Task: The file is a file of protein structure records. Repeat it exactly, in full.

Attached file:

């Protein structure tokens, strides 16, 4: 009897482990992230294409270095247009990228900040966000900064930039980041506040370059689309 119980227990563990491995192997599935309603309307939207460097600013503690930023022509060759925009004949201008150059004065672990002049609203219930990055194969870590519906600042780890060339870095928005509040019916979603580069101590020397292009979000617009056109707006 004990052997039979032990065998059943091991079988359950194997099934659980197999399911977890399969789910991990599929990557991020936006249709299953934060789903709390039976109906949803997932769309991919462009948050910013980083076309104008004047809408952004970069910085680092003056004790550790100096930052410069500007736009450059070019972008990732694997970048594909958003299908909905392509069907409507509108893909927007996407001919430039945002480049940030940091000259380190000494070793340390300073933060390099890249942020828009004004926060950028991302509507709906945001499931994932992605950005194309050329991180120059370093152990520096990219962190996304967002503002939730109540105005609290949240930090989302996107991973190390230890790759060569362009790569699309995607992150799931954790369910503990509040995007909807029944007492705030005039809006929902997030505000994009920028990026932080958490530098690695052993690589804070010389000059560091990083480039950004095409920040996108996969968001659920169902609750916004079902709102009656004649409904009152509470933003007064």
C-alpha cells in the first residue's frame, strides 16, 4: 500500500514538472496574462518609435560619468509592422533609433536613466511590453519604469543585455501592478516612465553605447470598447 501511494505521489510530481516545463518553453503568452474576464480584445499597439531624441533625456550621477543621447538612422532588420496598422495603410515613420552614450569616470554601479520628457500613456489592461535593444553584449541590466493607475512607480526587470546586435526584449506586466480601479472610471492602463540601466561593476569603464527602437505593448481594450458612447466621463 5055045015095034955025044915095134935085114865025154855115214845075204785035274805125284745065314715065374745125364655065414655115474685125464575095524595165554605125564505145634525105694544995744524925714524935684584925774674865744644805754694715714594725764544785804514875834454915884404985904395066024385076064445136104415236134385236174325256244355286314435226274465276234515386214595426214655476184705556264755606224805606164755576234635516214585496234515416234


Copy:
């Protein structure tokens, strides 16, 4: 009897482990992230294409270095247009990228900040966000900064930039980041506040370059689309 119980227990563990491995192997599935309603309307939207460097600013503690930023022509060759925009004949201008150059004065672990002049609203219930990055194969870590519906600042780890060339870095928005509040019916979603580069101590020397292009979000617009056109707006 004990052997039979032990065998059943091991079988359950194997099934659980197999399911977890399969789910991990599929990557991020936006249709299953934060789903709390039976109906949803997932769309991919462009948050910013980083076309104008004047809408952004970069910085680092003056004790550790100096930052410069500007736009450059070019972008990732694997970048594909958003299908909905392509069907409507509108893909927007996407001919430039945002480049940030940091000259380190000494070793340390300073933060390099890249942020828009004004926060950028991302509507709906945001499931994932992605950005194309050329991180120059370093152990520096990219962190996304967002503002939730109540105005609290949240930090989302996107991973190390230890790759060569362009790569699309995607992150799931954790369910503990509040995007909807029944007492705030005039809006929902997030505000994009920028990026932080958490530098690695052993690589804070010389000059560091990083480039950004095409920040996108996969968001659920169902609750916004079902709102009656004649409904009152509470933003007064």
C-alpha cells in the first residue's frame, strides 16, 4: 500500500514538472496574462518609435560619468509592422533609433536613466511590453519604469543585455501592478516612465553605447470598447 501511494505521489510530481516545463518553453503568452474576464480584445499597439531624441533625456550621477543621447538612422532588420496598422495603410515613420552614450569616470554601479520628457500613456489592461535593444553584449541590466493607475512607480526587470546586435526584449506586466480601479472610471492602463540601466561593476569603464527602437505593448481594450458612447466621463 5055045015095034955025044915095134935085114865025154855115214845075204785035274805125284745065314715065374745125364655065414655115474685125464575095524595165554605125564505145634525105694544995744524925714524935684584925774674865744644805754694715714594725764544785804514875834454915884404985904395066024385076064445136104415236134385236174325256244355286314435226274465276234515386214595426214655476184705556264755606224805606164755576234635516214585496234515416234